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Commentary: Obama, McCain should help fight black AIDS

  • Story Highlights
  • headline: "1 out of 2 with HIV in U.S. is black," grabbed Martin's attention
  • Silence played a vital role in so many white, gay men dying in the 1980s
  • We knew less then than we do today, so our silence in 2008 is more shameful
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By Roland S. Martin
CNN Contributor
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Roland Martin says AIDS resources need to be redirected to help educate the black community about the disease.

Roland Martin says AIDS resources need to be redirected to help educate the black community about the disease.

(CNN) -- I initially wanted to write about Sen. John McCain's double-talk on the issue of affirmative action. Based on his various statements, I'm not sure where in the heck he stands. Another potential topic was the silliness over getting a new press release each day about Sen. Barack Obama canceling a visit to troops in Germany. Another potential topic was the vice presidential picks of each candidate.

But after logging onto Tuesday and seeing the bold headline: "1 out of 2 with HIV in U.S. is black, report says," nothing else really mattered.

And as I thought about that startling fact, it only reminded me how little attention has been paid to this health crisis during this election cycle. It has been mentioned in two or three of debates -- on both sides of the aisle -- and that was only in passing.

I shouldn't be surprised. Who can forget 2004 when PBS host Gwen Ifill asked Vice President Dick Cheney and then-Sen. John Edwards about AIDS affecting black women, and both of them spent more time discussing the problem on the continent of Africa, instead of Alabama, Georgia, North Carolina and other states.

Cheney even said: "I have not heard those numbers with respect to African-American women. I was not aware that it was -- that they're in epidemic there, because we have made progress in terms of the overall rate of AIDS infection," he said.

While Sens. Barack Obama and John McCain go back and forth over who didn't visit troops in Germany; the impact of Obama's overseas tour; and who is best positioned to deal with the crumbling economy, critical domestic issues like AIDS goes unnoticed. AIDS in Washington's older population

Then again, we've been here before. Silence played a vital role in so many white, gay men dying in the 1980s. But the reality is we knew less then than we do today, so our silence in 2008 is more shameful than anything that took place during the Reagan administration.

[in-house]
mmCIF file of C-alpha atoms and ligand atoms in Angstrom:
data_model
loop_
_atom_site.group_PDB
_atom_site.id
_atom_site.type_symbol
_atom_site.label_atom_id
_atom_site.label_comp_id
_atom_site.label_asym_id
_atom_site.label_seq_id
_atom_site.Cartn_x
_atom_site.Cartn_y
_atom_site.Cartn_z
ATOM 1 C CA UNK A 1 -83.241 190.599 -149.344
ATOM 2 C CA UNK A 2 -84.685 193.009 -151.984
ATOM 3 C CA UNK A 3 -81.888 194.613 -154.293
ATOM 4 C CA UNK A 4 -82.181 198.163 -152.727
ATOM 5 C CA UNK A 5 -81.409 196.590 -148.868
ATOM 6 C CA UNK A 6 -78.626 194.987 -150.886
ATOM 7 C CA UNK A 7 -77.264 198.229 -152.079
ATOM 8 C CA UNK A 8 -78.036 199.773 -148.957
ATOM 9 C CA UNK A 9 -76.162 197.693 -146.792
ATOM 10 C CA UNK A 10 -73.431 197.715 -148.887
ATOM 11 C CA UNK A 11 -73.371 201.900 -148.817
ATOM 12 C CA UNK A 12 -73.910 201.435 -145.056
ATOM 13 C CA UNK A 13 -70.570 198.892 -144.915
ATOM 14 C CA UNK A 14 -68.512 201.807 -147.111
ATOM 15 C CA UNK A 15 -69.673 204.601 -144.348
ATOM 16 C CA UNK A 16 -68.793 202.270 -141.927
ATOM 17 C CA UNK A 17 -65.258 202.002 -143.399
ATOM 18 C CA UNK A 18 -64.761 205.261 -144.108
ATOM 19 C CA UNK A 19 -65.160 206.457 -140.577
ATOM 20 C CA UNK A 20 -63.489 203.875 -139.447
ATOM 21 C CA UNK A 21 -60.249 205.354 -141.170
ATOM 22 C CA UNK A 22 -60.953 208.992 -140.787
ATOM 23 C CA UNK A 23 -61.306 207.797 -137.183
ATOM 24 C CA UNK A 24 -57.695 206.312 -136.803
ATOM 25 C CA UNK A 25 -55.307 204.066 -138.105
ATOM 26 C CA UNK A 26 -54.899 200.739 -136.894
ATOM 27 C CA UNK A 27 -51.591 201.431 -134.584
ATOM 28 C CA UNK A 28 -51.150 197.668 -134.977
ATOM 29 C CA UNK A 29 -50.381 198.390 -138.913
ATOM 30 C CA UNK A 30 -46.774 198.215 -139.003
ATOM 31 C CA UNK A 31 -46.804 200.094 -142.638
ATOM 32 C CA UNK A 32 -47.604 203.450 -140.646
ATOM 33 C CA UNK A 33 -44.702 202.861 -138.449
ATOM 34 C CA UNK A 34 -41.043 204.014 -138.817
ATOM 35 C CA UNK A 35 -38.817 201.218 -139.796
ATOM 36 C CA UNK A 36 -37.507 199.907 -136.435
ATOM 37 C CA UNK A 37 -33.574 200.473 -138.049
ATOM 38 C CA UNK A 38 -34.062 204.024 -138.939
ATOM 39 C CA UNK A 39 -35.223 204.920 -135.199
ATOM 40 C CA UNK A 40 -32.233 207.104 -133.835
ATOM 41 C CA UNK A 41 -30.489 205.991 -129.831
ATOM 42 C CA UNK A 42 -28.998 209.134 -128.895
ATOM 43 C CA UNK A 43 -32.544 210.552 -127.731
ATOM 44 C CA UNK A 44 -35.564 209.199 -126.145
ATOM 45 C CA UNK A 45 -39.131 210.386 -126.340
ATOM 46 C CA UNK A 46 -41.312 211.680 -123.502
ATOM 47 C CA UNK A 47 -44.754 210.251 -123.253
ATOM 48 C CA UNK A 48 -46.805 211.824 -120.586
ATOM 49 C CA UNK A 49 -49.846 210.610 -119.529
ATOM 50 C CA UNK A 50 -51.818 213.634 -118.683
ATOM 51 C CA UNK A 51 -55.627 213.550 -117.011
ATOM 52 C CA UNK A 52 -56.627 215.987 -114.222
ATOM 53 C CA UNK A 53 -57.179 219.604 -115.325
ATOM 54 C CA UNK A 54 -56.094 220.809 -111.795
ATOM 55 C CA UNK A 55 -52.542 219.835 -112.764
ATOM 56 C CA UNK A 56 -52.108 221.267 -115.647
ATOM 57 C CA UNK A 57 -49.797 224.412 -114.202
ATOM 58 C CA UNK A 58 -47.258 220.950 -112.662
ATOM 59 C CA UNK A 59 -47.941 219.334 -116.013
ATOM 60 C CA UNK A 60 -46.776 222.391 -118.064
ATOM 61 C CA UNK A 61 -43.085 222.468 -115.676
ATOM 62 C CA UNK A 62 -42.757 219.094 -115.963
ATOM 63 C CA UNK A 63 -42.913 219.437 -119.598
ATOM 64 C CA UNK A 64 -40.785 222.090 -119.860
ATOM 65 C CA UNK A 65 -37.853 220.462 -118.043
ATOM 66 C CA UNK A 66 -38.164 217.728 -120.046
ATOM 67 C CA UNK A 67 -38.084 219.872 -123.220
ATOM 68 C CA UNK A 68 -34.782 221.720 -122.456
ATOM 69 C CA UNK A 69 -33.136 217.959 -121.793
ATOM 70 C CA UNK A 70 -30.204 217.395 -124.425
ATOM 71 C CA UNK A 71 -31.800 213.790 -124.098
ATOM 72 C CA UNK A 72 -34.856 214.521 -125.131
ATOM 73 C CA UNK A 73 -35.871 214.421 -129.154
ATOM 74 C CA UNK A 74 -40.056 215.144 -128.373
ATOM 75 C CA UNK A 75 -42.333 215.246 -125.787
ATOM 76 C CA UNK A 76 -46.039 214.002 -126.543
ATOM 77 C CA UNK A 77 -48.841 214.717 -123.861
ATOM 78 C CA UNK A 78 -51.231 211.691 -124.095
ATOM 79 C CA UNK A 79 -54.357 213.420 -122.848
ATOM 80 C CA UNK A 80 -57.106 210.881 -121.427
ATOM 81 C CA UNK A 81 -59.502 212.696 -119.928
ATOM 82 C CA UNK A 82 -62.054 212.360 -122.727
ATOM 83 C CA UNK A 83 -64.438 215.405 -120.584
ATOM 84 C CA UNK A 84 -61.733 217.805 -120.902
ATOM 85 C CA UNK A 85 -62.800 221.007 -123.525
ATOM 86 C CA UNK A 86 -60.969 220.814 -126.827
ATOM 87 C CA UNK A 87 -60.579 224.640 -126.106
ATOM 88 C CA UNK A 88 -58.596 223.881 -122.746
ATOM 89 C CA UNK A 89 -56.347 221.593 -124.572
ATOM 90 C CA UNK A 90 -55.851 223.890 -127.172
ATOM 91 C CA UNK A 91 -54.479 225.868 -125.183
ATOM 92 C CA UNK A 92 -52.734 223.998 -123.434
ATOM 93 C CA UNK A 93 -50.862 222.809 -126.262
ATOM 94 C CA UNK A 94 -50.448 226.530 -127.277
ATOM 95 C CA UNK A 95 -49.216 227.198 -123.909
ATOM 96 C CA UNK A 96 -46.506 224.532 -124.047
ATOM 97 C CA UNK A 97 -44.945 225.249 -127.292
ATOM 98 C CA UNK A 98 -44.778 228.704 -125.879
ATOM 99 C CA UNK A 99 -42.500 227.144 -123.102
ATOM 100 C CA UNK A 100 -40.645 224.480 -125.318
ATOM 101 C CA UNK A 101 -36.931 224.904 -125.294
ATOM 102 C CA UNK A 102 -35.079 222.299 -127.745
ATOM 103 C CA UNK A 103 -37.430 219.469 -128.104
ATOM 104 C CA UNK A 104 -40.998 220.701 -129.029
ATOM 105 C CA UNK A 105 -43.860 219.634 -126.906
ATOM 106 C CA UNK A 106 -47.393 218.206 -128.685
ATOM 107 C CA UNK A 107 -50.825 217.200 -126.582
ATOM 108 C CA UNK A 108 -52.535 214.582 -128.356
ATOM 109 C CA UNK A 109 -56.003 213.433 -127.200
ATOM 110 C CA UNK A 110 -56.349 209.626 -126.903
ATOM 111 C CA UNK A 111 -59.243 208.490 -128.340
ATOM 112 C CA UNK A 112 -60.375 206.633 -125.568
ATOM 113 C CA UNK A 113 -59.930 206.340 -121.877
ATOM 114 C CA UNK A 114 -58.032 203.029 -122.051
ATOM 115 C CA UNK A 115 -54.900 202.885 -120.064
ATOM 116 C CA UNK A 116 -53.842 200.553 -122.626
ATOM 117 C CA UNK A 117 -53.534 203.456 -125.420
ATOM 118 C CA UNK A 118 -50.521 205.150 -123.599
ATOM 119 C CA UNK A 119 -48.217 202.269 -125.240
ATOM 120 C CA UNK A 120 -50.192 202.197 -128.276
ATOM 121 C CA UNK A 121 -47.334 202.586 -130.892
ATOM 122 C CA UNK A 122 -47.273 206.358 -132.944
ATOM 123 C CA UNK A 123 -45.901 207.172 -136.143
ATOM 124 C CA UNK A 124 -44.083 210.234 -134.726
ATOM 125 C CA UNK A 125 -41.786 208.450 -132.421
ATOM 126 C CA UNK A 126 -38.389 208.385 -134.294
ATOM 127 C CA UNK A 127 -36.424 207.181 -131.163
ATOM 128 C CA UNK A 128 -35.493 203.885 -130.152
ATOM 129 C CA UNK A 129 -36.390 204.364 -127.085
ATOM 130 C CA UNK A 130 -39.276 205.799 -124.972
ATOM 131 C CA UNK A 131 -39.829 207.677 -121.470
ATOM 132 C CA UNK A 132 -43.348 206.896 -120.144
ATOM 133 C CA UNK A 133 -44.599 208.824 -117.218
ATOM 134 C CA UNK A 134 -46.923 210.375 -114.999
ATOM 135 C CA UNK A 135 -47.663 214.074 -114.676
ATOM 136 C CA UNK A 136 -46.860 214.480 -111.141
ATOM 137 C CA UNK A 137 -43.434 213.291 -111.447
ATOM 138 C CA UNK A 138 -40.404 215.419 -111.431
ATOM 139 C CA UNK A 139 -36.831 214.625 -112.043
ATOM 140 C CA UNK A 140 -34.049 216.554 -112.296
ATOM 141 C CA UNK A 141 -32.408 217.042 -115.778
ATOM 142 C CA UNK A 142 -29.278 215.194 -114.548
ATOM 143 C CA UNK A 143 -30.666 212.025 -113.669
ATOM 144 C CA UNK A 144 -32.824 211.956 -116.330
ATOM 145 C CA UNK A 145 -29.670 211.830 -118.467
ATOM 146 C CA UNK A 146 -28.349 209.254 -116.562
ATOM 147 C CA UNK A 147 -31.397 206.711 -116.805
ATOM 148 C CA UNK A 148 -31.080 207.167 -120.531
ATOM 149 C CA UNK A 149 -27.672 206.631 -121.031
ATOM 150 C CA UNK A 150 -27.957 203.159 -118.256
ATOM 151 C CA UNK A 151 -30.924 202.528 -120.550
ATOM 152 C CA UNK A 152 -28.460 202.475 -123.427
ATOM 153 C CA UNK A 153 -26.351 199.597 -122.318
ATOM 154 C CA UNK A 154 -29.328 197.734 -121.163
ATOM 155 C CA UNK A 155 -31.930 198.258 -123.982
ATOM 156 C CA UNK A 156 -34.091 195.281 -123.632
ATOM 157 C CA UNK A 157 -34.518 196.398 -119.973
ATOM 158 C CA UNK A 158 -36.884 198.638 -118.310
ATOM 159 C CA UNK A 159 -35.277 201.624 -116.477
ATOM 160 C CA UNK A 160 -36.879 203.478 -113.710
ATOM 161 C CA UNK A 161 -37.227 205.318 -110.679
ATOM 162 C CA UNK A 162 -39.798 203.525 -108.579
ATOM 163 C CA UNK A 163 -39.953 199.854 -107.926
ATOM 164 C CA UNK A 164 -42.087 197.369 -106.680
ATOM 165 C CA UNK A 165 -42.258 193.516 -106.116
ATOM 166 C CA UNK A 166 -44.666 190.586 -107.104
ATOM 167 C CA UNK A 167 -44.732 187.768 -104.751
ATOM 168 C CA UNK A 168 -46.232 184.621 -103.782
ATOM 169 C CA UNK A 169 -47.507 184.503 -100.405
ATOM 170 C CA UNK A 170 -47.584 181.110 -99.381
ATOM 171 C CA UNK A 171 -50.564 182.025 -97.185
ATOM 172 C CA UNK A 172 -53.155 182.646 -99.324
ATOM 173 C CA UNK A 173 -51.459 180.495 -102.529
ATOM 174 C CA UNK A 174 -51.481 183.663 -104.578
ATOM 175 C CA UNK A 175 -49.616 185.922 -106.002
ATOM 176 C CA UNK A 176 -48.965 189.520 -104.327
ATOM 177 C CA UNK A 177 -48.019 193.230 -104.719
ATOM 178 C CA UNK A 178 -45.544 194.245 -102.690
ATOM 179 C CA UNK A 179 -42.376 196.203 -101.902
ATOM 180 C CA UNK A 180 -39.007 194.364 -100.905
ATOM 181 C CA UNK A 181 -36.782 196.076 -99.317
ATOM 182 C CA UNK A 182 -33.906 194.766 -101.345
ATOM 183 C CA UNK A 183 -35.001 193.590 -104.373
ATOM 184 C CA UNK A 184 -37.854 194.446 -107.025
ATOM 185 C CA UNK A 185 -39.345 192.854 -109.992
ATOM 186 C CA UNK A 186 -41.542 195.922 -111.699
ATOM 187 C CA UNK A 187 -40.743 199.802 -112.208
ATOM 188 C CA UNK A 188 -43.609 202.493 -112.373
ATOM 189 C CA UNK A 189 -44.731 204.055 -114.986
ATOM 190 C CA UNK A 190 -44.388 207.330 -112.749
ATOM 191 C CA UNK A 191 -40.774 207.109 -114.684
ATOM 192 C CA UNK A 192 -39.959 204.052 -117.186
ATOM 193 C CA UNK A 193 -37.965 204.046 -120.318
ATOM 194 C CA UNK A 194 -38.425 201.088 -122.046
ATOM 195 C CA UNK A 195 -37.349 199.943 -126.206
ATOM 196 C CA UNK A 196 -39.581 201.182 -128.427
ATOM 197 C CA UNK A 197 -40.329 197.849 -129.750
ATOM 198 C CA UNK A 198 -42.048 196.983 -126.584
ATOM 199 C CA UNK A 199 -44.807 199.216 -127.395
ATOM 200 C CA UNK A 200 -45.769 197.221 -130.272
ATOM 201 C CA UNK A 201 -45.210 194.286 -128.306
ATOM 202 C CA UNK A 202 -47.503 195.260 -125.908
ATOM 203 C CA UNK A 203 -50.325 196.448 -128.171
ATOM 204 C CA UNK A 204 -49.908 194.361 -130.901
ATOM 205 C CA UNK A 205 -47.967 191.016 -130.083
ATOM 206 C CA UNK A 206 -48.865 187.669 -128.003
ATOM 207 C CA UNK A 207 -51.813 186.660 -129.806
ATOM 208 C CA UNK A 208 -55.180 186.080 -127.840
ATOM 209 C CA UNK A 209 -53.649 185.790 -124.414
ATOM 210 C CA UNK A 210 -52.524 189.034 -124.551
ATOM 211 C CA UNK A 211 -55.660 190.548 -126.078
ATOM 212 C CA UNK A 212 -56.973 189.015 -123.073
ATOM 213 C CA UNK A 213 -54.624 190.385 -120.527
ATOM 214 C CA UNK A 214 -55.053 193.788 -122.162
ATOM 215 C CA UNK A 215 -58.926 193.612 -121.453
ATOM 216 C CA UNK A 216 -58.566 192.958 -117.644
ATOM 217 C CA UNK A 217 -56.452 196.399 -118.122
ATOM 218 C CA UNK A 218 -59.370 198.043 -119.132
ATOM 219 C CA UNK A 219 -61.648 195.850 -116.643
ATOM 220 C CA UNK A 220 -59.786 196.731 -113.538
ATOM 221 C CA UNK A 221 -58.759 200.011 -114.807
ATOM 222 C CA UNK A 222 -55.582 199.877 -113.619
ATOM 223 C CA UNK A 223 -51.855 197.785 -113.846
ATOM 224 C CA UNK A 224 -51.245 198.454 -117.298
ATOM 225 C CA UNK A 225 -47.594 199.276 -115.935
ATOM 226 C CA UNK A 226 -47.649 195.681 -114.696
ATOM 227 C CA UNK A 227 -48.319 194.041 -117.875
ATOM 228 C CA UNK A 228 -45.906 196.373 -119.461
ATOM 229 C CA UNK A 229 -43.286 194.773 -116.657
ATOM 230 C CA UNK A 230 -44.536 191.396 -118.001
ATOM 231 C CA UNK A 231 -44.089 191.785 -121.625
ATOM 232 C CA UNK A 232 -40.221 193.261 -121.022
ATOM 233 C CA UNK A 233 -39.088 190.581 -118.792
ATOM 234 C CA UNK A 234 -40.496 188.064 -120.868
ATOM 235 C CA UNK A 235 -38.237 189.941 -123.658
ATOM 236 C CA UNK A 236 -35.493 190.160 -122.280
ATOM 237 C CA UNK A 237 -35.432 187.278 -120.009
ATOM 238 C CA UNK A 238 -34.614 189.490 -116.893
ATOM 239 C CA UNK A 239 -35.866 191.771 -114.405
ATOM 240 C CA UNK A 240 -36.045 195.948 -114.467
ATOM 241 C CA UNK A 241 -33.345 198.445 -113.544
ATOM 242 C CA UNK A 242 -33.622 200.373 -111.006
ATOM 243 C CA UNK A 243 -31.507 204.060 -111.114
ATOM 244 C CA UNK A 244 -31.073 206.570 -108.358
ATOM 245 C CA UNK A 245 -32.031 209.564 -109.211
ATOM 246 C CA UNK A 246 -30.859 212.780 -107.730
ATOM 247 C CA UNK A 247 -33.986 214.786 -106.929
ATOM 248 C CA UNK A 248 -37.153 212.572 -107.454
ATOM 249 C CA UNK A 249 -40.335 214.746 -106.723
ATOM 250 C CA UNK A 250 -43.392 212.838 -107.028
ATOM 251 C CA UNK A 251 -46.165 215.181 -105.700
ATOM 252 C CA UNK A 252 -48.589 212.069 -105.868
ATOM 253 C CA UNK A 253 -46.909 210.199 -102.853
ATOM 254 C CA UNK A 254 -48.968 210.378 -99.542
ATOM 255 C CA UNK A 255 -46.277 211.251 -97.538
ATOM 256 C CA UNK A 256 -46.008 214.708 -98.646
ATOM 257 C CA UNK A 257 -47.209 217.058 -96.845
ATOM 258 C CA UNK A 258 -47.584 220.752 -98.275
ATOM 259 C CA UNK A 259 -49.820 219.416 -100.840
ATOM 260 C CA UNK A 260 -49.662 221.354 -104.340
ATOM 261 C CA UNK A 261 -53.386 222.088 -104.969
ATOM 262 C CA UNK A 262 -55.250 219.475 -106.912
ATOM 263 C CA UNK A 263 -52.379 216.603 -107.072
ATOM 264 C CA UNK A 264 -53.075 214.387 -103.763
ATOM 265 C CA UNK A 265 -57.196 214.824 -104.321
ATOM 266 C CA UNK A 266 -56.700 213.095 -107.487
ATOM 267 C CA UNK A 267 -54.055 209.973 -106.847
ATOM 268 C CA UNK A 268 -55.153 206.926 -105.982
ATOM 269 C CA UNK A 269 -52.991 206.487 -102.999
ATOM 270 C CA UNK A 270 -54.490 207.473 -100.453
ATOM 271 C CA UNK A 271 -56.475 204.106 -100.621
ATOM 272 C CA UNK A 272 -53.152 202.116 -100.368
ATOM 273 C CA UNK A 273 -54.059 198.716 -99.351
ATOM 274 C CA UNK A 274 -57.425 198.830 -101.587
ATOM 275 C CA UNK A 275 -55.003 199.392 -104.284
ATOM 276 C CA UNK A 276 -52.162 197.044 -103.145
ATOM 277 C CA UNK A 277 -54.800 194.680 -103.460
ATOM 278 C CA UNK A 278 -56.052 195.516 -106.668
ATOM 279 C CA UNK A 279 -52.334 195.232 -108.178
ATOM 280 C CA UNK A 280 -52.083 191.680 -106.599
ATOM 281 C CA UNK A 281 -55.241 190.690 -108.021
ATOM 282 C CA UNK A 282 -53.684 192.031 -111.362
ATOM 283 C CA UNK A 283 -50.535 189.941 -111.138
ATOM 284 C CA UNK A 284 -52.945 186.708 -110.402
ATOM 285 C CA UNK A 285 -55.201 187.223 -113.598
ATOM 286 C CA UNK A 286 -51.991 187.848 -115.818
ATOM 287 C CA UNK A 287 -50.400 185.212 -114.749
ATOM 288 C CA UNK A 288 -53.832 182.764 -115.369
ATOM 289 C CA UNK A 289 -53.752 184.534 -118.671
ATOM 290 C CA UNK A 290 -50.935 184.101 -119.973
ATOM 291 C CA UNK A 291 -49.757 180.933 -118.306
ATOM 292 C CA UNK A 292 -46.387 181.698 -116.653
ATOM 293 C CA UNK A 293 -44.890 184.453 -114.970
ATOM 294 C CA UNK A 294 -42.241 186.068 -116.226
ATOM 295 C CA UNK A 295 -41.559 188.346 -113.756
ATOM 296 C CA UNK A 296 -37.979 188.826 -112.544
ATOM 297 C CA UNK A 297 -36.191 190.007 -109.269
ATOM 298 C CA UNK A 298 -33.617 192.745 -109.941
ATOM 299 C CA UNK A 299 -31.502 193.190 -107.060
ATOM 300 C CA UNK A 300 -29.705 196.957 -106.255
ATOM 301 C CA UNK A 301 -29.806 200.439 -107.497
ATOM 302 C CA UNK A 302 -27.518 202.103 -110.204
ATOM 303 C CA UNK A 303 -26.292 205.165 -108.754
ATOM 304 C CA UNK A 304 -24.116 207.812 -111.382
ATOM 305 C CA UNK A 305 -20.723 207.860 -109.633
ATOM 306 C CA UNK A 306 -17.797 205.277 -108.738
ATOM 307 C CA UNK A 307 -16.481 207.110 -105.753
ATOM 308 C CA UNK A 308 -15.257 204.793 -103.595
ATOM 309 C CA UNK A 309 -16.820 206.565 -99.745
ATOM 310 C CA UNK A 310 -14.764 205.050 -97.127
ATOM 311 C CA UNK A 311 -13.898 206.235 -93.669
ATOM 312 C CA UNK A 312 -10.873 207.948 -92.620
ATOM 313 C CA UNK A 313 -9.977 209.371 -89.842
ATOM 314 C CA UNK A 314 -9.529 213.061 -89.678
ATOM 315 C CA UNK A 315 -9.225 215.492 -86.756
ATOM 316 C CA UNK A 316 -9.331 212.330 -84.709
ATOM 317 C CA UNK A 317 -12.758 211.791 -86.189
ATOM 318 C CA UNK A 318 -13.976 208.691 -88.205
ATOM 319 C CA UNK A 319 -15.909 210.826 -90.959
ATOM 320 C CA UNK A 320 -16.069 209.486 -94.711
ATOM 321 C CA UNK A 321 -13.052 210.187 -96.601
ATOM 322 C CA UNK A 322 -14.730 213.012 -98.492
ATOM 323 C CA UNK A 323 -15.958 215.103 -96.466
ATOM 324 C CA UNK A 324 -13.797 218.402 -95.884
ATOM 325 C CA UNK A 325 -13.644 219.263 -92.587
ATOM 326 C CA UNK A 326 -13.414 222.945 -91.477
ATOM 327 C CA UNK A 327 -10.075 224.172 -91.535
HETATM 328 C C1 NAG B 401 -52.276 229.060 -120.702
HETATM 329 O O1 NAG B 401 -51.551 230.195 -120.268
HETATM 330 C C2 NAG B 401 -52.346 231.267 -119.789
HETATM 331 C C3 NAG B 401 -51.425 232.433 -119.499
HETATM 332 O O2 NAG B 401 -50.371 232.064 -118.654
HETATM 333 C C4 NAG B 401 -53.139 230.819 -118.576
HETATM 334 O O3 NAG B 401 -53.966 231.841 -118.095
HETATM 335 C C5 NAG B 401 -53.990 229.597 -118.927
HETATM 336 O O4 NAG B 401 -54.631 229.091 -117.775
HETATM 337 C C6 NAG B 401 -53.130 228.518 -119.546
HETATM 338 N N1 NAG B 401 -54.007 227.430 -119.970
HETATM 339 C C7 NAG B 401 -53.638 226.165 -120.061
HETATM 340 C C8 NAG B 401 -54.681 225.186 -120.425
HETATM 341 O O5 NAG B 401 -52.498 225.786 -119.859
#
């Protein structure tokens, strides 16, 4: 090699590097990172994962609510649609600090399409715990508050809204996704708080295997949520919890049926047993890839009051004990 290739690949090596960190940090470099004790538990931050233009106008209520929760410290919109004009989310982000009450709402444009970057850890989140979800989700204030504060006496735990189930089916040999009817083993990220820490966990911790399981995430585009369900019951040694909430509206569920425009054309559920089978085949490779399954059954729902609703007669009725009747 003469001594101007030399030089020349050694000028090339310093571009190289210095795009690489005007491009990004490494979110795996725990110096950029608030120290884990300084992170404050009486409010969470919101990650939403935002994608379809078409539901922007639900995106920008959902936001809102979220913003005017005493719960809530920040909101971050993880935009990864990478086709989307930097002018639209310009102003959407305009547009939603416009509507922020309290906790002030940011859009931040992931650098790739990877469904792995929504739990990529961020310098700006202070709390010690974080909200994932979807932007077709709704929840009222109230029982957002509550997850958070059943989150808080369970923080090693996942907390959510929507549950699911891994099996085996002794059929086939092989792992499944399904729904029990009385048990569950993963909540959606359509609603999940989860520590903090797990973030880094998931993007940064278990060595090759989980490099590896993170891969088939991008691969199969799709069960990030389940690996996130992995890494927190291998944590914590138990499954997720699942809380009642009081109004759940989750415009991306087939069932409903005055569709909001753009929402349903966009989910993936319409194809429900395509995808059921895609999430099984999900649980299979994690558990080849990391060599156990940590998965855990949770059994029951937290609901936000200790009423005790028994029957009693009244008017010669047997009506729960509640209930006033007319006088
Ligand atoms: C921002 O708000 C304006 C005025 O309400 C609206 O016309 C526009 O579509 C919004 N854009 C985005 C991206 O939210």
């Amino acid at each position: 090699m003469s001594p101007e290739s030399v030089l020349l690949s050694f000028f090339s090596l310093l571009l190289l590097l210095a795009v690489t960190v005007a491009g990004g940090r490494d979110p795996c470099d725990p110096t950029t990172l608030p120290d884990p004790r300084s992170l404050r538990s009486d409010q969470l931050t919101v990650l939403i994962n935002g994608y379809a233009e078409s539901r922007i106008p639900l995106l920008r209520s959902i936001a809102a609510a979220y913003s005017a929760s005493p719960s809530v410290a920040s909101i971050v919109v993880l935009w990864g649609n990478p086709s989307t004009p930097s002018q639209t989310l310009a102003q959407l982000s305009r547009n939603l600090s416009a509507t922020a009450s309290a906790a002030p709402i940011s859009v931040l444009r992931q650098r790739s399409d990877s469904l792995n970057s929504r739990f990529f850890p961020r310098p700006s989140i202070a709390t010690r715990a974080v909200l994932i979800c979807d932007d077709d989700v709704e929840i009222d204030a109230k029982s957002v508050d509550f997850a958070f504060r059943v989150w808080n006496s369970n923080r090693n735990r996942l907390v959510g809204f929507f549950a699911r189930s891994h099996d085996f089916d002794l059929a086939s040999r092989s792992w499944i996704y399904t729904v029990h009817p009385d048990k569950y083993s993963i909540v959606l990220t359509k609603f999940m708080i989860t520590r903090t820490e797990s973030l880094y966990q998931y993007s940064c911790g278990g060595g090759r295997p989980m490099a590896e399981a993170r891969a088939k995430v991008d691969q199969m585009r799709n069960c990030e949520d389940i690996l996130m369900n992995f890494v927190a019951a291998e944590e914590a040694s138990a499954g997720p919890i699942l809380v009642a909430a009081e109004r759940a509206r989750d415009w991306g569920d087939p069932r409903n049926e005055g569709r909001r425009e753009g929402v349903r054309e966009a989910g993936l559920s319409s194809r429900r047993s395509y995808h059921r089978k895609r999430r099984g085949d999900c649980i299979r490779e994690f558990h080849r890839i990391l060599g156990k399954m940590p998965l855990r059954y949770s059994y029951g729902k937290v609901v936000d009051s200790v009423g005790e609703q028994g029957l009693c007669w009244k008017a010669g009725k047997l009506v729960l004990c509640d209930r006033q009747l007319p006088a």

Now it's time to make it front and center.

This is not an issue that will be addressed solely by politicians. It is a national health crisis that will kill a number of people and cost untold millions in healthcare. Sitting on the sidelines simply isn't an option.

Obama and McCain should speak specifically to this issue when they attend the annual conference of the National Urban League conference next week in St. Louis. Don't bother just talking about growing black-owned businesses and creating educational and economic opportunities. If black communities are decimated by AIDS, there won't be folks there to run those businesses.

Yet they aren't the only ones with some homework to do.

Black religious leaders must stop sticking their heads in the sand and speak forcefully, truthfully and compassionately -- from the pulpit -- about AIDS. If they are against homosexuality and men and women having sex outside of marriage based on biblical reasons, I understand that. But the reality is that women are dying in the body of Christ, and they are being infected mostly by men. Ignoring the issue because it makes us uncomfortable is not Christ-like.

There has to be a serious reallocation of resources, and that means organizations that have targeted gay white men must share those dollars where the need is the most. I have heard from countless black AIDS activists who say the door is routinely shut in their face when they try to move the dollars for training, education and testing to largely black neighborhoods. There is an economic and political battle, and it's time to squash that to save much-needed lives.

And then there is the personal responsibility. It was sickening to watch the young lady in Soledad O'Brien's "Black in America" documentary fret about the results of her AIDS test. But what was horrible was realizing that she suspected her man of cheating, yet chose to have unprotected sex anyhow. These folks need to be hit between the eyes with common sense. You can have all the flyers, e-mails, Web sites and PSAs you want, but if the two people laying in bed together, or even the IV drug user, don't do their part, we're just wasting time and money.

HIV and AIDS are 100 percent preventable. No one has any excuse today not to know what safe sex means. We must have the courage to say what needs to be said, even if it's painful to our sisters, brothers, friends, frat brothers, sorority sisters and church members.

I'd rather have someone scare me straight today than face an early death tomorrow due to something I could have easily prevented.

Roland S. Martin is an award-winning journalist and CNN contributor. He is the author of "Listening to the Spirit Within: 50 Perspectives on Faith." Please visit his Web site at

The opinions expressed in this commentary are solely those of the writer.

All About John McCainBarack ObamaHIV and AIDS

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